Hmmm…. I suspect the world of food looks rather different if you don’t live in a modern city that’s in some way “progressive.” In reality food delivery isn’t changing the way most people eat at all, and won’t do so for some very obvious reasons.

The first is that there’s no real business here. Delivering low-margin products (food) for a tiny fee isn’t a scaleable sustainable business. Like Uber, WeWork, Tesla, et al it is merely a way to burn huge amounts of Venture dollars before people wake up to the fact there’s no economic viability.

The second is that sustainable food delivery at scale already exists: in India. The dabbawallas shift millions of lunches per day, carrying them from the person’s home (where the wife or mother has prepared it) to the office in a metal container. This is feasible in a country where the daily average income is so tiny that a cyclist delivering hundreds of meals per lunchtime (courtesy of carts pulled behind the bicycle) can just about make a living. But a cyclist carrying a single meal is a non-scalable, non-economic model and there’s no sign that in developed nations any economic model exists. So when the VC dollars stop flowing, the meals will stop coming — just as happened with WebVan.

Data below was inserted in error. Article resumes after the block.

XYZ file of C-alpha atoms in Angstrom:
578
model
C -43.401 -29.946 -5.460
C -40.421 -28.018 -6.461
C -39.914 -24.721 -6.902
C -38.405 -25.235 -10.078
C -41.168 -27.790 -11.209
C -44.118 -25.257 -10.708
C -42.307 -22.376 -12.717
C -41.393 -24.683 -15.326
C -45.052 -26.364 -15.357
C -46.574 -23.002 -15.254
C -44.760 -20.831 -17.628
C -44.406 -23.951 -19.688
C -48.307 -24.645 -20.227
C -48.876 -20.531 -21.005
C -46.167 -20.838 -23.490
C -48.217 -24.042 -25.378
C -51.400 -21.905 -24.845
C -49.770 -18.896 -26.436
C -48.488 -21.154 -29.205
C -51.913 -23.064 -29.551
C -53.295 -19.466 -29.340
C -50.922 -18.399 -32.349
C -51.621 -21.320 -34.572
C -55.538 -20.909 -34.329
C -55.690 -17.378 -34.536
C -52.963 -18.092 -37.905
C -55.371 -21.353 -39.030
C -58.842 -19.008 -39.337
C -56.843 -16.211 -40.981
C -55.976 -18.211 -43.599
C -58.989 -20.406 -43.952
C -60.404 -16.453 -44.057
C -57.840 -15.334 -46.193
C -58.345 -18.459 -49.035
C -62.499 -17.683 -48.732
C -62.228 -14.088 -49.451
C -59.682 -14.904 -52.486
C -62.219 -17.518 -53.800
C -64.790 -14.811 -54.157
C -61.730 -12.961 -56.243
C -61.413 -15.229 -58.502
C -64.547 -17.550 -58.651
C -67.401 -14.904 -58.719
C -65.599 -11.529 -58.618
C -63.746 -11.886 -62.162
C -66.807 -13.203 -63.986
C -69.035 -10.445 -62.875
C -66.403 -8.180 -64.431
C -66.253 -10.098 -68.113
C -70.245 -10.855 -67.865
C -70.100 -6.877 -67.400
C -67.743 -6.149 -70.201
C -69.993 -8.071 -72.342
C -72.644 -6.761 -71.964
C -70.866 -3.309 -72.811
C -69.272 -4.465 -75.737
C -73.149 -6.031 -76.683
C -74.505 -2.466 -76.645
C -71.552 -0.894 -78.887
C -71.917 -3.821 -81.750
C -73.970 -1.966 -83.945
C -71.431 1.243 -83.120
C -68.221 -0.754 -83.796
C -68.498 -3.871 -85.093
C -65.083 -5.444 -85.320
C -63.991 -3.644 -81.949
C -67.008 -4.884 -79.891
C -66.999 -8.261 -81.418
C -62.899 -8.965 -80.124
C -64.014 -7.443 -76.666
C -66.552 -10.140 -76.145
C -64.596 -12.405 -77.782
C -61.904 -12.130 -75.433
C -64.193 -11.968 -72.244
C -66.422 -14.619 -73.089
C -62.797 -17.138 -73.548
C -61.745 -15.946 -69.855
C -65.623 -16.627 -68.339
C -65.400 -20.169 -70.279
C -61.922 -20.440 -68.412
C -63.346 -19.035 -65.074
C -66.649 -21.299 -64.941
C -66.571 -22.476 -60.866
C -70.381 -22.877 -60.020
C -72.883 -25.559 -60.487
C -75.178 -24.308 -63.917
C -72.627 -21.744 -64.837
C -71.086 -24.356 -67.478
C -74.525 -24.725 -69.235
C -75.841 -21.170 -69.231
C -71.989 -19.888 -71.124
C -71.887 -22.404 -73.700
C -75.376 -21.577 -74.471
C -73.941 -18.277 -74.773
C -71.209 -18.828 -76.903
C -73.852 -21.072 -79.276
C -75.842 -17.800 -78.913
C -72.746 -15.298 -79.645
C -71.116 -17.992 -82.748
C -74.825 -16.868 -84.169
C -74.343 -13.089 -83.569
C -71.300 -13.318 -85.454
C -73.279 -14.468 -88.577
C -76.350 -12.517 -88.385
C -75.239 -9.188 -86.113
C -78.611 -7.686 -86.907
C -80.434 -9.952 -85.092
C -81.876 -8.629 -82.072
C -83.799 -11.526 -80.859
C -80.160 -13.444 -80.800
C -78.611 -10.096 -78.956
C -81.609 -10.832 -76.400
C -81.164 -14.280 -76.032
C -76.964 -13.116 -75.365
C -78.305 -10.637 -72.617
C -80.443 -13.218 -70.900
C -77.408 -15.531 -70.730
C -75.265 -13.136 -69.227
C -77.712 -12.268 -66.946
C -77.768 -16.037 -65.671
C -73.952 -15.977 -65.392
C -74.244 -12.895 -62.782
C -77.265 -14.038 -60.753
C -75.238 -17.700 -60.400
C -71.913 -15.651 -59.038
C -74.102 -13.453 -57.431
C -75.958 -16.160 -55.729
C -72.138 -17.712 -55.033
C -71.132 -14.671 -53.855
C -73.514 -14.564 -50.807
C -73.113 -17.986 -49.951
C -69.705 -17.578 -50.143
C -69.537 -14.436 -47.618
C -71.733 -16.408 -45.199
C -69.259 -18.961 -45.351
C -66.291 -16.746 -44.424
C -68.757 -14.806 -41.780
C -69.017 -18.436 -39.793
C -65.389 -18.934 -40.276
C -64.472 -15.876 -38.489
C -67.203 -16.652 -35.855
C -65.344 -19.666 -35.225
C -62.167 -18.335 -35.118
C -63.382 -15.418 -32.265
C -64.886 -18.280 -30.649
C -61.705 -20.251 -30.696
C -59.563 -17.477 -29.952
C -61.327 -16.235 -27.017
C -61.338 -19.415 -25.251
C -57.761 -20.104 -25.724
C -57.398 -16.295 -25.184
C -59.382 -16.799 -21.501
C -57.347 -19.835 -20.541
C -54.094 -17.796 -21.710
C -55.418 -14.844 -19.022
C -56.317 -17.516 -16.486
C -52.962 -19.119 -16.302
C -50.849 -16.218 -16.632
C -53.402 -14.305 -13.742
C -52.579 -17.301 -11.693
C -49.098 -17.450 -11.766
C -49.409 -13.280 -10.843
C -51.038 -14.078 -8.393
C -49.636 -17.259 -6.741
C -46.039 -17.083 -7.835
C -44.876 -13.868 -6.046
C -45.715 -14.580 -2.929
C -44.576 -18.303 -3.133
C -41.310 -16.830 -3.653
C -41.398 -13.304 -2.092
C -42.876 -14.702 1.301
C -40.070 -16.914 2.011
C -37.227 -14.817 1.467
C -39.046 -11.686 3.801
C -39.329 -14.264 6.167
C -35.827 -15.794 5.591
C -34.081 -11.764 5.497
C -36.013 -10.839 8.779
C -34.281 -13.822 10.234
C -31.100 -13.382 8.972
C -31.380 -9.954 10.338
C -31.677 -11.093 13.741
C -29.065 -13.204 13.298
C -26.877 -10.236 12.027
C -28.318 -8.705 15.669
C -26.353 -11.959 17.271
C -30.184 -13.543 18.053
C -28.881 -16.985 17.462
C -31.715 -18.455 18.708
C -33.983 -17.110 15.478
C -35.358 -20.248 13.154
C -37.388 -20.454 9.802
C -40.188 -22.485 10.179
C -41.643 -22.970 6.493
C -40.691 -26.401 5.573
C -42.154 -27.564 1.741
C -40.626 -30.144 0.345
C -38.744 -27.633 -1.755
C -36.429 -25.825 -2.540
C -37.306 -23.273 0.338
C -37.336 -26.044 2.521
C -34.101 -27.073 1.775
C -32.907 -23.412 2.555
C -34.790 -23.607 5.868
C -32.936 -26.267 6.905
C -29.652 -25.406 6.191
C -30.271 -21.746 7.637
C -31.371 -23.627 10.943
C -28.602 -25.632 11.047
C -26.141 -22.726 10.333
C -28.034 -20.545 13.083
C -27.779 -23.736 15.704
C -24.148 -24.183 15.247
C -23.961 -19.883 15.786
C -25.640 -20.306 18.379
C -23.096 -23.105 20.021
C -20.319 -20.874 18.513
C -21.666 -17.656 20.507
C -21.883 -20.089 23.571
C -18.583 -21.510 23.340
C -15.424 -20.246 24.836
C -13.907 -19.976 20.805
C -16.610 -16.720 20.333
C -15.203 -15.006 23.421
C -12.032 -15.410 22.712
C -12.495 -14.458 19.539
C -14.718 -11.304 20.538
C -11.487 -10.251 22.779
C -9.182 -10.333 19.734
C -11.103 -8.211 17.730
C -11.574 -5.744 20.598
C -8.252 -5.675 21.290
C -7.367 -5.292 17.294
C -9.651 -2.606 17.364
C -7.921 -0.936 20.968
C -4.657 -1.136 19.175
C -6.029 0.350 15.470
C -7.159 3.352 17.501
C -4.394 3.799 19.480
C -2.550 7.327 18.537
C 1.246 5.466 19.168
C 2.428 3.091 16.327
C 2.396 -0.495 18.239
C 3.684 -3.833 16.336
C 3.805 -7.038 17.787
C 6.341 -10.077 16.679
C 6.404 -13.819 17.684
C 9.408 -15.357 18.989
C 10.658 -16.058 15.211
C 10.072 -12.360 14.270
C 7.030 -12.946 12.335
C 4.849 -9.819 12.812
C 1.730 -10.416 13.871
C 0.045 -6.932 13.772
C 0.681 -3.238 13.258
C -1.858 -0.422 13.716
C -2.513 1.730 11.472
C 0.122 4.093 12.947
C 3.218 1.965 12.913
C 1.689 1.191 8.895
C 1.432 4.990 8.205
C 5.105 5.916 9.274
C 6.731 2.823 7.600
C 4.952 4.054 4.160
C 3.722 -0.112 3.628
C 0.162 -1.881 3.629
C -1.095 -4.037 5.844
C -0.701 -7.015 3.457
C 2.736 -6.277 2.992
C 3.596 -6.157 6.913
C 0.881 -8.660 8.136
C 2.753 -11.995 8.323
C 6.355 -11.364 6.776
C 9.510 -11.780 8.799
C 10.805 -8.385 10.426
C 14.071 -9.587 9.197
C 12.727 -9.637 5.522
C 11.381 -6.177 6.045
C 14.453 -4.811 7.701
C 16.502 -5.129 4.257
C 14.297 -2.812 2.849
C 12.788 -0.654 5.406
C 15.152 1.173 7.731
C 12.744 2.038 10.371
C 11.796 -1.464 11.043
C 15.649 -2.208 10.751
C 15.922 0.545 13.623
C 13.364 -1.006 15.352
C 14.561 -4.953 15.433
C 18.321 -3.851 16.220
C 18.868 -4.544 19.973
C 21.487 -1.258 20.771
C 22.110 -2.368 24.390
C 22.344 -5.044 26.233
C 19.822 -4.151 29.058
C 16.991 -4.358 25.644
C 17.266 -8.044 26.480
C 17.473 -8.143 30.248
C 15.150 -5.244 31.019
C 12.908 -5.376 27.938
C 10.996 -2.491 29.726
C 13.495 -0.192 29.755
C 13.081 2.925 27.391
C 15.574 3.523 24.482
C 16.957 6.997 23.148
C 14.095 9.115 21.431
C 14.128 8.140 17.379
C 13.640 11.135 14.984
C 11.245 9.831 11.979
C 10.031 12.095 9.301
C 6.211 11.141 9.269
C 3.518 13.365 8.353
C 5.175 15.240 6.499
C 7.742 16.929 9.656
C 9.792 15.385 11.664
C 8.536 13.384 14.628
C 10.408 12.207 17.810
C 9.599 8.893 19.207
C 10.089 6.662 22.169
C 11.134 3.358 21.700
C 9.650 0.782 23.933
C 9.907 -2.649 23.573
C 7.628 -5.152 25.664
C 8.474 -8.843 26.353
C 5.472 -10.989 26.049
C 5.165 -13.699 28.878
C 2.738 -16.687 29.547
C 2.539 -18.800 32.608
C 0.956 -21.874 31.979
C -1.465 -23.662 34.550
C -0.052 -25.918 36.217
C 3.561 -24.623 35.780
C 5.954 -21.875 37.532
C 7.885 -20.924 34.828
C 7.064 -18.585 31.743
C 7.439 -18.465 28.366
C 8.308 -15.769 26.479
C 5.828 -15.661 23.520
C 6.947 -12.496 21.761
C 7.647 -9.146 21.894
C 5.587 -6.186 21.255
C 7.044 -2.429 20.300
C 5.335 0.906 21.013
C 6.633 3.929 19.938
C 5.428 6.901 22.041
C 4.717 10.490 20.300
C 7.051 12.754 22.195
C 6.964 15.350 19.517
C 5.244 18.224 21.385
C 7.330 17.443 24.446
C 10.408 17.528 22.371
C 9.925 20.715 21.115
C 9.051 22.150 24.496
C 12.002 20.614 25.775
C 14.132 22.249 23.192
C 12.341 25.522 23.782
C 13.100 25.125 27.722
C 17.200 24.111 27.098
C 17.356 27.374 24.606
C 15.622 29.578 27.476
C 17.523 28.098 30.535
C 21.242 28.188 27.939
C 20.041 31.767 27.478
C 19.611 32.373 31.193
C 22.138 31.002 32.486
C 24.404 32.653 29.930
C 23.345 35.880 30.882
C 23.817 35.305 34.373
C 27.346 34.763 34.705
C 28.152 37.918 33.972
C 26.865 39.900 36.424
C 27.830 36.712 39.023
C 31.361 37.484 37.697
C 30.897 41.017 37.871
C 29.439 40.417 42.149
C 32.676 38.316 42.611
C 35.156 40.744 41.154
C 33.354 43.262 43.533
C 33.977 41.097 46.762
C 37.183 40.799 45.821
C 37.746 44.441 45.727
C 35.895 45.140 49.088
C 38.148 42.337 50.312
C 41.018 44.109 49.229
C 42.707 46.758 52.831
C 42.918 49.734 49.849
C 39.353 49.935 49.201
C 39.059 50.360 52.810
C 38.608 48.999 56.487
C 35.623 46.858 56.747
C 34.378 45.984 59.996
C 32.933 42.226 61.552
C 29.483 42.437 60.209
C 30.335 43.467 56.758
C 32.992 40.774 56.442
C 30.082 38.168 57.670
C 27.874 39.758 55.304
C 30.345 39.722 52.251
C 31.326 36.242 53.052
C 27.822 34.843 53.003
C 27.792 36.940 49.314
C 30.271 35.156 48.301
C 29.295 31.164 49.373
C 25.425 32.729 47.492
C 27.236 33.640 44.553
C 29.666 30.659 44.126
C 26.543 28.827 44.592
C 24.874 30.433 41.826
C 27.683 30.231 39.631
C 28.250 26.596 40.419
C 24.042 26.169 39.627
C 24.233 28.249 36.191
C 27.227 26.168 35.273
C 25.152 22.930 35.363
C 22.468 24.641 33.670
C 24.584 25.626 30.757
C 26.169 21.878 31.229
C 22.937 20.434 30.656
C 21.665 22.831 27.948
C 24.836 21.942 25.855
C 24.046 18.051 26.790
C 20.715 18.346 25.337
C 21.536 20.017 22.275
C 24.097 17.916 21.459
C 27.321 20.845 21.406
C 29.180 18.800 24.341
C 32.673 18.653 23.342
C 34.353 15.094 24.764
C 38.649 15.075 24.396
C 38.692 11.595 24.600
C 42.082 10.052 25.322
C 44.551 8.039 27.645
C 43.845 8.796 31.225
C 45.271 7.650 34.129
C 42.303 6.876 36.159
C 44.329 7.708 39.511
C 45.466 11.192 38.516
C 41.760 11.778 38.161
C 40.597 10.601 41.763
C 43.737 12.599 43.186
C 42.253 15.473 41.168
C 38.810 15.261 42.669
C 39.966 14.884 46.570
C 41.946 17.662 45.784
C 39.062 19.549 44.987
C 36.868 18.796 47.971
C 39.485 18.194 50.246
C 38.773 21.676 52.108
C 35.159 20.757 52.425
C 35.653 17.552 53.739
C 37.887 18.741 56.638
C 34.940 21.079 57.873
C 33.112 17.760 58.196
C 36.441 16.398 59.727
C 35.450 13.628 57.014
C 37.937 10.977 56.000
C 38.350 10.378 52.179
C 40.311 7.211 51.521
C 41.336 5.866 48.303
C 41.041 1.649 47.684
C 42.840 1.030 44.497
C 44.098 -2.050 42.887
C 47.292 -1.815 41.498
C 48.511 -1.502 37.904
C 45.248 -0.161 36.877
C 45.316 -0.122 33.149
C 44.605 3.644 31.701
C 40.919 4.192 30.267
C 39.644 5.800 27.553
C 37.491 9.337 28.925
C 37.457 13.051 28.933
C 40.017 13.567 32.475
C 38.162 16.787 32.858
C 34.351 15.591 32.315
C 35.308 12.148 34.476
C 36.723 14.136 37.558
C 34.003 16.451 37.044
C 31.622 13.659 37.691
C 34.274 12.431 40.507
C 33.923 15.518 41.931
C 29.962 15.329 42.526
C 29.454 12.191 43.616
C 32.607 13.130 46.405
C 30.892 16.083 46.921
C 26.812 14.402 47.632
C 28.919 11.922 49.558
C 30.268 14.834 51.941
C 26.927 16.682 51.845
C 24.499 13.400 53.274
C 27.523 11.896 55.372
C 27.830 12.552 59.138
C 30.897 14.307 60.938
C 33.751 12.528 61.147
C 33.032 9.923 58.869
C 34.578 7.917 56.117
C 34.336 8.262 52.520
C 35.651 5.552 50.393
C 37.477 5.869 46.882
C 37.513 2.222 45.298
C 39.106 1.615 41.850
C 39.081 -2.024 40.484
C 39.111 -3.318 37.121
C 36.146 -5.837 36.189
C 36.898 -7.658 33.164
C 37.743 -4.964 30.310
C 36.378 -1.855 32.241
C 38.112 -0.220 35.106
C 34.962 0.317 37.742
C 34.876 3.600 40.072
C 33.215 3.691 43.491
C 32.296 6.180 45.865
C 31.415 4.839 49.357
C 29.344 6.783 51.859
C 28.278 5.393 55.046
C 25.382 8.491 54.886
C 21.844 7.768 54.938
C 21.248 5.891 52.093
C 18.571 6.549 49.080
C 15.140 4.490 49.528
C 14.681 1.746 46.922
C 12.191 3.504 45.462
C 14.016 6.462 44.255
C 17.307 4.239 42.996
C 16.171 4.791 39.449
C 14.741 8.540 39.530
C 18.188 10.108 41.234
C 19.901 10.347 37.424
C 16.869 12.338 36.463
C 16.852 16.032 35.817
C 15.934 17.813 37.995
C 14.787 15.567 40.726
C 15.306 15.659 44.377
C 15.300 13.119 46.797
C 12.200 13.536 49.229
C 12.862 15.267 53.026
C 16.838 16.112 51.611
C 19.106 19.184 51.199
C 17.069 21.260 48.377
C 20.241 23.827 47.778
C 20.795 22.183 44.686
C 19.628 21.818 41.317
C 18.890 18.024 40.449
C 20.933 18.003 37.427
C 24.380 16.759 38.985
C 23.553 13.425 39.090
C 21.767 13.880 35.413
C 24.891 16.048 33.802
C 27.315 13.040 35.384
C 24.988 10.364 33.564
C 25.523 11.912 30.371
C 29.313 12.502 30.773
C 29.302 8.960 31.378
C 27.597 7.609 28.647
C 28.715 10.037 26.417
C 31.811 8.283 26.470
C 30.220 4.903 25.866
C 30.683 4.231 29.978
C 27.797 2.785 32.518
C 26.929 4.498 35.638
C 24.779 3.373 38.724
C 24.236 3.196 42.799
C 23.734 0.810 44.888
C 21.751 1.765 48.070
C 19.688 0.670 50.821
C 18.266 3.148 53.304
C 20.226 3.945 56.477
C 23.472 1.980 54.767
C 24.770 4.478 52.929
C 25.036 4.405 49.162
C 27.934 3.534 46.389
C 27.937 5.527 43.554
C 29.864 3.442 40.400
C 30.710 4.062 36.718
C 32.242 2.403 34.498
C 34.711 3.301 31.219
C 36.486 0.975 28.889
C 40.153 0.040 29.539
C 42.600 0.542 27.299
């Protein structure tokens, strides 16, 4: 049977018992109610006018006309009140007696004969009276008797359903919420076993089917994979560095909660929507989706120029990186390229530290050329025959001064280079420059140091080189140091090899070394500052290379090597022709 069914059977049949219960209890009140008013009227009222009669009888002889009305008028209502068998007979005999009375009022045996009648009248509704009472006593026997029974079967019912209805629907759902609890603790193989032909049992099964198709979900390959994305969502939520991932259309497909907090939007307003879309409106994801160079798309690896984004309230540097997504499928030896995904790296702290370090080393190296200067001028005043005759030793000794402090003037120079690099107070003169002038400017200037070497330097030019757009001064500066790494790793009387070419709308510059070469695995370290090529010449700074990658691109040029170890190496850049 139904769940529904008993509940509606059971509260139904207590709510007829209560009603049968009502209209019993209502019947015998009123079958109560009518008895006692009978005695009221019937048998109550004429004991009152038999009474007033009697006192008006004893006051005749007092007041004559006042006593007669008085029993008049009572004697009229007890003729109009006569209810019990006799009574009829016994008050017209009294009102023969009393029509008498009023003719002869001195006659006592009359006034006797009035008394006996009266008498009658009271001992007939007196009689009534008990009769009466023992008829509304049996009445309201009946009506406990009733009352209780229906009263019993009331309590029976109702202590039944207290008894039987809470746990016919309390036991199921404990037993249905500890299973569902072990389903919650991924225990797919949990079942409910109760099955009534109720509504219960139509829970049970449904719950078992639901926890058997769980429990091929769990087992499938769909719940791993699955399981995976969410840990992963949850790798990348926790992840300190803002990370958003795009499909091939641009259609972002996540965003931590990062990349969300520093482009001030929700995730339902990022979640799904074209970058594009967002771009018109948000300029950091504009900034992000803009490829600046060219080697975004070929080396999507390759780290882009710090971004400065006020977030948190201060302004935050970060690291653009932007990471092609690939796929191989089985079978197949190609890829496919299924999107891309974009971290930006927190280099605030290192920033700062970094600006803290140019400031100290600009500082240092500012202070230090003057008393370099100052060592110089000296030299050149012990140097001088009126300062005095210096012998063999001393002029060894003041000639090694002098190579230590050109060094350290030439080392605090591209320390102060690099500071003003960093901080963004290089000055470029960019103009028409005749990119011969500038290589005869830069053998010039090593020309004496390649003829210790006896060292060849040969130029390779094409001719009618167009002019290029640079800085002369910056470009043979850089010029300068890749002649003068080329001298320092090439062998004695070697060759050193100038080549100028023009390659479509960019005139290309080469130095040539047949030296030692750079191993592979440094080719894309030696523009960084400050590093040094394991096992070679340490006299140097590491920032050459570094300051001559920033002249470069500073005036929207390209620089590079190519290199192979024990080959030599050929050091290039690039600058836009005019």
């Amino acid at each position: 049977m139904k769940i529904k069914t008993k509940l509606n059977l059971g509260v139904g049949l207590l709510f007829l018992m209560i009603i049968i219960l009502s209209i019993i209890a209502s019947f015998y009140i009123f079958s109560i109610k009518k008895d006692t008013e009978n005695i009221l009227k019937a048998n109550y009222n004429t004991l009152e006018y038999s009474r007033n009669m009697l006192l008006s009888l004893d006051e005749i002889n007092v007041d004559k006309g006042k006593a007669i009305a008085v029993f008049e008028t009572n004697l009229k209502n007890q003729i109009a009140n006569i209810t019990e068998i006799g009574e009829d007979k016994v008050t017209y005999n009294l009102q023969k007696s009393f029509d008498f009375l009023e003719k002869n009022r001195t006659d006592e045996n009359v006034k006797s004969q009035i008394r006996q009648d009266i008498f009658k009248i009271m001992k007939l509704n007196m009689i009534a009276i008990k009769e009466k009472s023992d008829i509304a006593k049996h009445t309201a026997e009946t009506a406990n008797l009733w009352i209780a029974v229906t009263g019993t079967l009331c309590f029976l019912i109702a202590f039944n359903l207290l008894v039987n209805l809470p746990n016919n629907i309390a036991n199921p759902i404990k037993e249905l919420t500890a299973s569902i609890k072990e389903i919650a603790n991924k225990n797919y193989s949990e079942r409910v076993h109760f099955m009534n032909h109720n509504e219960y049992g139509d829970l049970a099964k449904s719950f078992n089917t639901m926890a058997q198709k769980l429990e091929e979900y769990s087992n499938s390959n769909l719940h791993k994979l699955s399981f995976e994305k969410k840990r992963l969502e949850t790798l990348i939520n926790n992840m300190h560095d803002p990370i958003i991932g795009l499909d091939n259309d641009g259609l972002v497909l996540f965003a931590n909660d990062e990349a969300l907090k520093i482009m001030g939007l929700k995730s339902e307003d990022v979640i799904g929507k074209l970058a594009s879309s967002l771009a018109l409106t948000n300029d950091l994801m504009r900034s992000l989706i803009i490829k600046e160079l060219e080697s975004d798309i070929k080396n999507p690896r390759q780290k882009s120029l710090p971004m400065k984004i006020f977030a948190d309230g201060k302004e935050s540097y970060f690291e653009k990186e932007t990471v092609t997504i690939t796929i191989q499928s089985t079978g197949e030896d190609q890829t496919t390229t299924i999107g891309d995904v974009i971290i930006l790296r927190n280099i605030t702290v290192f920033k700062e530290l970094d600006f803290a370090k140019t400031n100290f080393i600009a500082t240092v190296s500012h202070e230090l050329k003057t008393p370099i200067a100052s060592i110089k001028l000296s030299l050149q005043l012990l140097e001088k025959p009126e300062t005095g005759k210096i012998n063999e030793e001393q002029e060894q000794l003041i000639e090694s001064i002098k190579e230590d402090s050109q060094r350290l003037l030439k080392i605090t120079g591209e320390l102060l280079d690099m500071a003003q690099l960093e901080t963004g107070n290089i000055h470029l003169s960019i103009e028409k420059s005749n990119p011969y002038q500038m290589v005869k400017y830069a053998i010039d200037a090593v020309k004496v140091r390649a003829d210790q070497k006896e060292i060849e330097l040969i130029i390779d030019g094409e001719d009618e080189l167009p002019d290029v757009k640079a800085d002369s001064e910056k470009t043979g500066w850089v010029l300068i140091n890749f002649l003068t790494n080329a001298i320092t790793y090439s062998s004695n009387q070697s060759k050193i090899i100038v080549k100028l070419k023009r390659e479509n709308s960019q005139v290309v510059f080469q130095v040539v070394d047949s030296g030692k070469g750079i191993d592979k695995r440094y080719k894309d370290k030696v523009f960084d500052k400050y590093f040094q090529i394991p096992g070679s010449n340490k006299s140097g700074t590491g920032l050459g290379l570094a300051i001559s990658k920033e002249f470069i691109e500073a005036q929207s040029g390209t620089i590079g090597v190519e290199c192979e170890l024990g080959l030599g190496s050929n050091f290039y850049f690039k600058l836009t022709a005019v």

Thirdly, hardly anyone outside of India is using food delivery services. Let’s take China as an example, as you kindly cite a number from there. 6.4 billion meals delivered! Wow! Sounds very impressive, until we run the numbers.

There are approximately 1.3 billion Chinese, eating three meals per day. That equates to 1.42 x 10¹² meals per year. So that seemingly impressive 6.4 billion meals turns out to be 0.0045% of all meals eaten. Let’s be generous and say that if we add up all the Chinese food delivery companies we get to 20 billion meals. That turns out to be a still-unimpressive 0.014% of total meals consumed.

This is not, by any stretch of the imagination, “changing the way we eat.”

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